50 Years Ago

Nakai v. Council's old guard

By Bill Donovan
Special to the Times

June 26, 2014

Text size: A A A

What are we going to do about the Navajo Times?

That question was being discussed a lot 50 years ago with the decision of the paper's general manager, Chet MacRorie, to step down from his position because of all of the problems he was having with the tribe's chairman, Raymond Nakai.

More from the "50 Years" Times series

Times finds moneymaker with special editions

Times editor resigns due to flaps with Nakai's staff

Navajo history kind to tribal leaders running in primary

Hopi man seeks Navajo Times' help

Killing of local trader unsolved after tribal, city investigations

Social Security benefits lead to IRS study of Diné pay

Louis Armstrong performs on the rez

Dueling statements in the Times

Uranium boom hits Navajo

Motel development squelched by liquor ban

Former Marine selected to manage Navajo Arts and Crafts Guild

Scout falls 156-foot from cliff, Times hires D.C. reporter

Rewind to the first Navajo taxpayers

Times branches out into national coverage

Adee Dodge defends medicine men

Times treads carefully when covering tribal politics

Nakai was actually quite happy that MacRorie was stepping down because he felt it was obvious that MacRorie was a supporter of the former chairman, Paul Jones, and he felt that the paper continued to support the old guard on the Council - those members who still felt an allegiance to Jones and his policies.

The problem was that no one knew who to name to replace MacRorie. Let's change that. Nakai knew who he wanted to replace Marshall Tome but his choice was someone connected to his administration and he knew if he put someone in who was admittedly pro-Nakai, the Council would balk and would just refuse to approve him.

But he also knew that he didn't want to make Tome, the paper's editor, the new general manager. Tome had been Jones' public relations director and he was probably a bigger supporter of Jones than MacRorie was.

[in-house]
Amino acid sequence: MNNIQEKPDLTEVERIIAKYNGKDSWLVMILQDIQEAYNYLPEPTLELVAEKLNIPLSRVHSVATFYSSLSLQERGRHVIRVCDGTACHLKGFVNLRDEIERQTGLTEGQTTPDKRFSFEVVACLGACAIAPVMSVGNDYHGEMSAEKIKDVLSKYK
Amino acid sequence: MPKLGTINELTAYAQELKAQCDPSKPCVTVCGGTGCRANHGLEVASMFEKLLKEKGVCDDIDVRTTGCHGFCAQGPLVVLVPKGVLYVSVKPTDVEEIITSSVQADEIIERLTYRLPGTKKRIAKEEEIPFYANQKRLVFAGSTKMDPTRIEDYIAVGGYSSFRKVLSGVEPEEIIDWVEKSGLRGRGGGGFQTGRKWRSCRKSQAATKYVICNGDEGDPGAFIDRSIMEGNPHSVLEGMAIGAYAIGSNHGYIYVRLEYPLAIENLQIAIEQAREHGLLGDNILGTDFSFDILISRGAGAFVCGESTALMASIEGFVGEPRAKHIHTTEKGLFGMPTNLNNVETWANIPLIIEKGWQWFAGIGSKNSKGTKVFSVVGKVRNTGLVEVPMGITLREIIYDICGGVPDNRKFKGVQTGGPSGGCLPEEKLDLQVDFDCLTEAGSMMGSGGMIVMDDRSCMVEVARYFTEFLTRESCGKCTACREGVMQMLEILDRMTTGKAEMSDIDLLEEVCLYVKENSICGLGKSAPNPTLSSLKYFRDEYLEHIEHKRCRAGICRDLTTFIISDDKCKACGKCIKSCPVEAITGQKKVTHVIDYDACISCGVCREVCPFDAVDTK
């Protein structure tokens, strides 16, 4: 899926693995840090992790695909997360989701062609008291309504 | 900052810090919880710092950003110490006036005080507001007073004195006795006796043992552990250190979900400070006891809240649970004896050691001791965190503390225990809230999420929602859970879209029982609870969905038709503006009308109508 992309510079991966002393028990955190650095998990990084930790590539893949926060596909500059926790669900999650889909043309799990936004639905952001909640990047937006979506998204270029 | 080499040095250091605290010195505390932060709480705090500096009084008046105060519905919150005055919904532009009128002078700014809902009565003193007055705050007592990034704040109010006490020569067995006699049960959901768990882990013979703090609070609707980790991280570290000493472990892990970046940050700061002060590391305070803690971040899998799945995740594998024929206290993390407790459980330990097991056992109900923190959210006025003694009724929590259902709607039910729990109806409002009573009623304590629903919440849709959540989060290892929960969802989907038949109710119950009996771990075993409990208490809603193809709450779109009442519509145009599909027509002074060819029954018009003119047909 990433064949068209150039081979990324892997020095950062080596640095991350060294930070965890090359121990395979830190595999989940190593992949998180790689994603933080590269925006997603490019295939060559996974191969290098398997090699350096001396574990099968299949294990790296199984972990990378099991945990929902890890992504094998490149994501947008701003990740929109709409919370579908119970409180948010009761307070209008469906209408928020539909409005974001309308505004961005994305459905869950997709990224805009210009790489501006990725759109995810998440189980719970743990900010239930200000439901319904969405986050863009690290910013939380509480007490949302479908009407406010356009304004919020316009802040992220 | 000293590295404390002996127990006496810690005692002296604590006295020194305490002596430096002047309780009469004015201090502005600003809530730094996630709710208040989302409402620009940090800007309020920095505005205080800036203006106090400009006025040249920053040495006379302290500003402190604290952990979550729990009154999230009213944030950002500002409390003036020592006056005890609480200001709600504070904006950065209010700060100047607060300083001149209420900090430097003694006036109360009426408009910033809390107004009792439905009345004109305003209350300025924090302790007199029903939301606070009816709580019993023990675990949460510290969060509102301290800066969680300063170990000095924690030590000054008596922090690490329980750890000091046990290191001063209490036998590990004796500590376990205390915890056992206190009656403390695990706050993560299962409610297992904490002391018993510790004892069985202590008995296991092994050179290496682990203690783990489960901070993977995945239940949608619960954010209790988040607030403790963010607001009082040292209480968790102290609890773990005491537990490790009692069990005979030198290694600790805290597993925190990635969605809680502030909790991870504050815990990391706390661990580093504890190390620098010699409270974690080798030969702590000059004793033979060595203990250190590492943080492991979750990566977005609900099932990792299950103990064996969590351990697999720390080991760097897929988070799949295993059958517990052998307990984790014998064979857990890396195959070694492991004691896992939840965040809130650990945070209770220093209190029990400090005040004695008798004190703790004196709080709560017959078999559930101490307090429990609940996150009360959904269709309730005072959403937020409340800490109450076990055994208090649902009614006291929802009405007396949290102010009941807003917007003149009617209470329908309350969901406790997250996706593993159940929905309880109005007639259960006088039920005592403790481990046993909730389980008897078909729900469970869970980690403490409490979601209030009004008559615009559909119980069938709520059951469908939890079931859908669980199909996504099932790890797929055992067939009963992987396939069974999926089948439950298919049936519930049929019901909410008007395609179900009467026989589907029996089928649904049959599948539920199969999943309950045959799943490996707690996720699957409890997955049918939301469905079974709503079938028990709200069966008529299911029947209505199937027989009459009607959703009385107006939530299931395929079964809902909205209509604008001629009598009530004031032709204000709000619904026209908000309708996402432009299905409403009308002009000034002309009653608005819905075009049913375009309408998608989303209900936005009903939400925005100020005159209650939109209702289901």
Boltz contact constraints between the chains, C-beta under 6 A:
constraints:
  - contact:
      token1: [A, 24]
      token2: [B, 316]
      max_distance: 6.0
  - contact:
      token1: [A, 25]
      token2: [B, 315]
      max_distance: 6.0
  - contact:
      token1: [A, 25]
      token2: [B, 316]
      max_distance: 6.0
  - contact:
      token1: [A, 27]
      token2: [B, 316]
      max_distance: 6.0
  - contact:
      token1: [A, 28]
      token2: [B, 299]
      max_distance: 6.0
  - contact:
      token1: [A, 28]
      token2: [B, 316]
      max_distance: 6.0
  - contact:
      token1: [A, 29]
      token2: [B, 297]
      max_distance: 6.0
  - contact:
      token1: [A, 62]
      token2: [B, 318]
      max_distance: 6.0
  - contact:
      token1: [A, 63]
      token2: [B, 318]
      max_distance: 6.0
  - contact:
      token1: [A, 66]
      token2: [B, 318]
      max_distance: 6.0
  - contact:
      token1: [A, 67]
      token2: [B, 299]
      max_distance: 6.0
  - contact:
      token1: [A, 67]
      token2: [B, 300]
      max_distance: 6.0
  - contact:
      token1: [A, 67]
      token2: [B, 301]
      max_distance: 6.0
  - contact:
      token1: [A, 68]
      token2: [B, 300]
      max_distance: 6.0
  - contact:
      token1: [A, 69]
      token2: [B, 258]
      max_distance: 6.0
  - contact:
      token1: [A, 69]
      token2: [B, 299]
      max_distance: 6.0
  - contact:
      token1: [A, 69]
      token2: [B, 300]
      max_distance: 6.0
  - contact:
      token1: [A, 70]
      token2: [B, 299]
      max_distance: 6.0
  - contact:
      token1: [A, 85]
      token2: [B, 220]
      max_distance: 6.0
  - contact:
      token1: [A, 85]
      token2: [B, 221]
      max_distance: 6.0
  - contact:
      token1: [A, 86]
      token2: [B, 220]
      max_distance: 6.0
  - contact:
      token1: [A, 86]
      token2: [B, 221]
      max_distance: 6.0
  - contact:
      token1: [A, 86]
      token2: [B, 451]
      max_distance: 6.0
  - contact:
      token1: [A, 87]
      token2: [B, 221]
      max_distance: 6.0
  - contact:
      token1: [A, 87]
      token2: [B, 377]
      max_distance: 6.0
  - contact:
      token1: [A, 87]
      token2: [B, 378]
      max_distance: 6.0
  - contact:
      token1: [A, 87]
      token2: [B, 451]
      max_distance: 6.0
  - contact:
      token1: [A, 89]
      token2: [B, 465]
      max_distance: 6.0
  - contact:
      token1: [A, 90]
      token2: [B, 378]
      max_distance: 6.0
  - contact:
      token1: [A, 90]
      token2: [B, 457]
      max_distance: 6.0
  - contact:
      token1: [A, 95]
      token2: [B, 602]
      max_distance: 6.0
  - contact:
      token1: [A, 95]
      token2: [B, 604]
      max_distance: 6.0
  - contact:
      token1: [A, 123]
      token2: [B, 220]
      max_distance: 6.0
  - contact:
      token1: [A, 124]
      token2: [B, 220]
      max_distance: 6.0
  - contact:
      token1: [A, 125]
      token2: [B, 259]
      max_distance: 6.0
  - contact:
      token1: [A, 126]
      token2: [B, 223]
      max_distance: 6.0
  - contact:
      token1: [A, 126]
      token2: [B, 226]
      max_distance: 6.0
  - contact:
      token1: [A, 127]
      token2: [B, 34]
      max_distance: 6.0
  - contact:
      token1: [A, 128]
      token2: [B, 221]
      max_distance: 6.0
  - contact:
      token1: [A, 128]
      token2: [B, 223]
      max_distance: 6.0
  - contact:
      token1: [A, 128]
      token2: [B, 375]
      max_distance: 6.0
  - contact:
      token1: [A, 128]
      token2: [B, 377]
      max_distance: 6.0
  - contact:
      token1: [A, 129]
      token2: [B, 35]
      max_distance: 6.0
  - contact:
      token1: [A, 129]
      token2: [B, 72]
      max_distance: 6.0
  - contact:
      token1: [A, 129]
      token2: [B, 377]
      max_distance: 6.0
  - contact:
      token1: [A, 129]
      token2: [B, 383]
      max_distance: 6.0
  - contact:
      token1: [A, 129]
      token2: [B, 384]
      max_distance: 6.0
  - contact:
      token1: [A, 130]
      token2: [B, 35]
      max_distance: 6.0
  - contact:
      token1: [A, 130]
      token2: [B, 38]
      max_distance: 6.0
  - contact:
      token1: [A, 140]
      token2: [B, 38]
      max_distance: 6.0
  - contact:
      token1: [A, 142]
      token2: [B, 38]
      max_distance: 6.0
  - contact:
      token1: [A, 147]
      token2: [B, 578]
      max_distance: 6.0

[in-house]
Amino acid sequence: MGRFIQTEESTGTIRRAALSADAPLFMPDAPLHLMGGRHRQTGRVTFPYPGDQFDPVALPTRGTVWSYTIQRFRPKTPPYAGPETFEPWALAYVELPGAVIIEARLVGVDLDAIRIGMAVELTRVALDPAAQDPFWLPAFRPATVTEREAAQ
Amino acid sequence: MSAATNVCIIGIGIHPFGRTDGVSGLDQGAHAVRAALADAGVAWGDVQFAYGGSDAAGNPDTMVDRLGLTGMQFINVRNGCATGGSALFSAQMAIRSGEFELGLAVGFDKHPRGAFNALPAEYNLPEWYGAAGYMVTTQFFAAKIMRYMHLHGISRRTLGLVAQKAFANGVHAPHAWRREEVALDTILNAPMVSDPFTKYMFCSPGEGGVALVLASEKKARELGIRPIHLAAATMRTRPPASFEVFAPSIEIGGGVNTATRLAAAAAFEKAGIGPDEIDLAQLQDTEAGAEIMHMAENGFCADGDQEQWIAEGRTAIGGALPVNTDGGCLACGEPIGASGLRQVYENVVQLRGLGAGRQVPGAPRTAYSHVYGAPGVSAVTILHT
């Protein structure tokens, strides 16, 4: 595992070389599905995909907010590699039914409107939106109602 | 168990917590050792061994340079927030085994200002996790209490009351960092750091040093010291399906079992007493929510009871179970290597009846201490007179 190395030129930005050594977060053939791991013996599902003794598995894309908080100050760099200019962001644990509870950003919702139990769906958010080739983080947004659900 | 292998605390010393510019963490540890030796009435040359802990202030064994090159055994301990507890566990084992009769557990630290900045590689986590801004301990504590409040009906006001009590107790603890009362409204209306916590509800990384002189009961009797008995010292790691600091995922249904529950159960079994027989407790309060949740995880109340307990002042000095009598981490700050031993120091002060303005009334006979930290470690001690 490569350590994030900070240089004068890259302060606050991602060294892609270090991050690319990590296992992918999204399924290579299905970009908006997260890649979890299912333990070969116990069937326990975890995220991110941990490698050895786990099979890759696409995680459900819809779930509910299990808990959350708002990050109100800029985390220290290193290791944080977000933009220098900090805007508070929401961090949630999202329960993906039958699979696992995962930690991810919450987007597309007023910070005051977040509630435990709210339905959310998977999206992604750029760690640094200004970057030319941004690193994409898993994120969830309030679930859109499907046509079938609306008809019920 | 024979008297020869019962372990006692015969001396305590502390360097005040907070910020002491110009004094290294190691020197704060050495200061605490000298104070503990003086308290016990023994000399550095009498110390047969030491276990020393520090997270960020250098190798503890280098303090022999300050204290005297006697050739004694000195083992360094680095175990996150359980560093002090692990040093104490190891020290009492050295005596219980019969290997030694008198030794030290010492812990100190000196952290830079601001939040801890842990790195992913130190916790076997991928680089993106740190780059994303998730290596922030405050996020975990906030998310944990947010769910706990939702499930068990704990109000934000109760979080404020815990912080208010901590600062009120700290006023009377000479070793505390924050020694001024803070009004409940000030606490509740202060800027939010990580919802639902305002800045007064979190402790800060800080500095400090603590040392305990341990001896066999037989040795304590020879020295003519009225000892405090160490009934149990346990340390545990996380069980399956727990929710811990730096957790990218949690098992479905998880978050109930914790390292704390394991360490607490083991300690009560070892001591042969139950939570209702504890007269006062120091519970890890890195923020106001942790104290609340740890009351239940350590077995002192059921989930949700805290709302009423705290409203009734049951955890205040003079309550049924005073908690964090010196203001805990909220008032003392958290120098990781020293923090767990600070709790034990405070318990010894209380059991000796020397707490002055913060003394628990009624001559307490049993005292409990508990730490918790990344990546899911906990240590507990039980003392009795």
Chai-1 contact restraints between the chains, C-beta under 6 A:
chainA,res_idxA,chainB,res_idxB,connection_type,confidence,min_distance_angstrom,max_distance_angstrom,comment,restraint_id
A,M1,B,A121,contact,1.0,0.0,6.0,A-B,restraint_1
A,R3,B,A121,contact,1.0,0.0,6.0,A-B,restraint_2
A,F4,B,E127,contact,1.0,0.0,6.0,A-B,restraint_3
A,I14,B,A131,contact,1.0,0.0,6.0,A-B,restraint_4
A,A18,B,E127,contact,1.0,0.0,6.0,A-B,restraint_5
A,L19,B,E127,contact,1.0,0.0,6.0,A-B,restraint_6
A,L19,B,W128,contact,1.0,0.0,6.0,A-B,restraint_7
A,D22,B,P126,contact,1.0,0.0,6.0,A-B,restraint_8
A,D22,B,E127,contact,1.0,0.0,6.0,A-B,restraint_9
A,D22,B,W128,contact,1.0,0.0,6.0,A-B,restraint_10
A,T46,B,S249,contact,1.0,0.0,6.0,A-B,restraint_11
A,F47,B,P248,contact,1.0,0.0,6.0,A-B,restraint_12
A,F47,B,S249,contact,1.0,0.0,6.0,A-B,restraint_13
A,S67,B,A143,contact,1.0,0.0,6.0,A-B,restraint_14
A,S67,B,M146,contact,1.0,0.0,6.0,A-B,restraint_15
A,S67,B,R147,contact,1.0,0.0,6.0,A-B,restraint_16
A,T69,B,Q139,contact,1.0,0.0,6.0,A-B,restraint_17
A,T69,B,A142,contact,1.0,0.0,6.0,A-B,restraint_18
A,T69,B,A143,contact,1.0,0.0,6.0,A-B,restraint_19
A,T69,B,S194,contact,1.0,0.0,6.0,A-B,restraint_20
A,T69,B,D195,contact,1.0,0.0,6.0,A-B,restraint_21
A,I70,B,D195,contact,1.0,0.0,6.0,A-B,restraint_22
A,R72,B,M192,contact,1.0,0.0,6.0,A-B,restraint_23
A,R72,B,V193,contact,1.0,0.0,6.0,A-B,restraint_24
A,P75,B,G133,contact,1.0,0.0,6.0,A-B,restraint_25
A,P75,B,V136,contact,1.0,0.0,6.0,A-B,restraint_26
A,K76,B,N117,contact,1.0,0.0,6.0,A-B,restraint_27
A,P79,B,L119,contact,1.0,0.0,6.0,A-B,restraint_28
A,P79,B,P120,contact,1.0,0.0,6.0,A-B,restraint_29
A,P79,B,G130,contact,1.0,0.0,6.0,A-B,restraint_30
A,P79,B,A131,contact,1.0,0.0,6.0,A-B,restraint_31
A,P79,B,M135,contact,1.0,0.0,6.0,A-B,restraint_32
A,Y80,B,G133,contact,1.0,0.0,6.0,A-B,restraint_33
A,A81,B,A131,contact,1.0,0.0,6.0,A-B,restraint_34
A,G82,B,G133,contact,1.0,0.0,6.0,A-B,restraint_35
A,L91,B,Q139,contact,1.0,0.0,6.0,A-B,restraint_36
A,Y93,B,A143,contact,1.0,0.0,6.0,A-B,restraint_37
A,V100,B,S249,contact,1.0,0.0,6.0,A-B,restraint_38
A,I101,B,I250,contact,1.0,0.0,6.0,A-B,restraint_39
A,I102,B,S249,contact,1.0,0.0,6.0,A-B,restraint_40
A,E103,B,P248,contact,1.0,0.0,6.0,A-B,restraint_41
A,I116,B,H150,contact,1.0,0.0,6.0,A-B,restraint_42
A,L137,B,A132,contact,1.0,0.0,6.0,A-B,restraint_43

What was needed was someone who would bring credibility to the paper but not someone who would actually produce a paper that told the whole truth about what was going on within the tribe.

Until that person was found - and at this point no one knew who that person was - Tome was put in as both manager and editor.

It didn't take long for him to speak out on issues.

He put out a press release in late June calling for peace between the two factions within the tribal government so that a budget could be approved.

The Council had been working on the budget for eight weeks and the process had bogged down because the anti-Nakai faction wanted to use the budget to change the way the tribe was organized.

The tribal chairman under the rules that had been in place since 1933 - and would continue to be in place until 1990 - the chairman also acted as speaker of the Council. In other words, he ran both the executive and legislative branches and since he appointed the judges, he basically ran that branch as well.

The anti-Nakai faction, which was composed of about half the Council delegates, wanted to strip Nakai of his Council duties and have someone else appointed or elected to head the Council. They also wanted to make changes so that Nakai would not have as much power over the tribal courts as he did.

What they wanted was to create a system similar to the one the tribe operates under today with three branches and the elected leader overseeing the executive branch.

But the problem, said Tome, is that the old guard went too far. They wanted to strip Nakai of practically all of his authority.

For example, said Tome, if the budget the anti-Nakai faction passed, it would require the Council to approve any new hire, such as a secretary. And doing this would just bog down the system in a major way and nothing would get done.

To end the impasse, Tome decided that, as editor of the paper, it was his duty to try to bring reason to the budget process so he came out strongly for the two sides to take a breath and come up with a compromise that everyone could live with.

Nakai didn't want to talk to the Council. He believed, and he said so every chance he got, that the old guard was out of touch with Navajo voters and if an election was held the next month he would easily end up with 70 percent of the vote.

The anti-Nakai faction on the Council eventually agreed because they would end up dropping almost everything they wanted to do to reduce Nakai's view of tribal sovereignty.

How to get The Times:

Back to top ^